As new data showed net migration to Britain at its highest levels in a decade, David Cameron hopes a string of new measures will reassure those who have just voted him back into office.
Point of view
We're going to take a radical step and make illegal working a criminal offence in its own right.
The prime minister saw for himself how immigration enforcement
teams work, visiting a premises in West London, soon after it had been raided by officers.
Under pressure after failing to meet his own targets to get migration down, he set out his get-tough proposals in a new Immigration Bill.
“I can announce we’ll push them forward with a new Immigration Task Force that has to start with making Britain a less attractive place to come and work illegally,” Cameron said in a speech in London.
“The truth is it’s been too easy to work illegally, and too easy to employ illegal workers here in the UK. So we’re going to take a radical step and make illegal working a criminal offence in its own right.”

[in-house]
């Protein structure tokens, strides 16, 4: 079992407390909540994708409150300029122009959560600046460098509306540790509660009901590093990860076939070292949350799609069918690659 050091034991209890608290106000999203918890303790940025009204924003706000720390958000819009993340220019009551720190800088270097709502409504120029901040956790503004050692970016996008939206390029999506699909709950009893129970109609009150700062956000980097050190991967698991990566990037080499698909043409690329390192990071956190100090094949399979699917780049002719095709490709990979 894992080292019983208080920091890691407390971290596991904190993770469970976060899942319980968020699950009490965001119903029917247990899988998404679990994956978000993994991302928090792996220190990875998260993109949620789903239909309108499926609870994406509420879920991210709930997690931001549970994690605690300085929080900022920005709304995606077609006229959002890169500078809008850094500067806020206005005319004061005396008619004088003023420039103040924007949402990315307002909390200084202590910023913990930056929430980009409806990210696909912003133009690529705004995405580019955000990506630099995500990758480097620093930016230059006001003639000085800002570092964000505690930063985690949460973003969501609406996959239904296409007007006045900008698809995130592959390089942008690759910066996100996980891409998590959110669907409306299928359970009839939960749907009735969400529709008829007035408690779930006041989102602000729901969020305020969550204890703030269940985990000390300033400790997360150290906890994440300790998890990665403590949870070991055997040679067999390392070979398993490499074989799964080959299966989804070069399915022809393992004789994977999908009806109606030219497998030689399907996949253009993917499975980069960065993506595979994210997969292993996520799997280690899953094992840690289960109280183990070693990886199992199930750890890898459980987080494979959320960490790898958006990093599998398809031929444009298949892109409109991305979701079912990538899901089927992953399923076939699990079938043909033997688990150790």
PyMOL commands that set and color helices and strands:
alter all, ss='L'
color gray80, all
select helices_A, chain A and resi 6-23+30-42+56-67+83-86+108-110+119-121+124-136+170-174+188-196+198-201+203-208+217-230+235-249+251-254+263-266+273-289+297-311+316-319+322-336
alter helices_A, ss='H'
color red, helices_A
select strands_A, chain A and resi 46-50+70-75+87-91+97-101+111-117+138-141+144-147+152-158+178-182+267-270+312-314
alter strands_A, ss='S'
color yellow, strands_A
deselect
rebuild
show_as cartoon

At Calais on the other side of the English Channel though, the UK
remains a dream destination for migrants, many of whom have travelled from the other side of the world, fleeing persecution and poverty. At sprawling camps, they await their chance to slip into Britain.
Cameron’s other battle is in controlling the numbers of European Union citizens legally moving to the UK.
He said on Thursday that restricting EU migrant access to Britain’s welfare system is a red line in his negotiations with the bloc.
Re-elected on May 7, Cameron has pledged to reshape Britain’s ties with the EU before holding an in-out EU membership referendum by the end of 2017.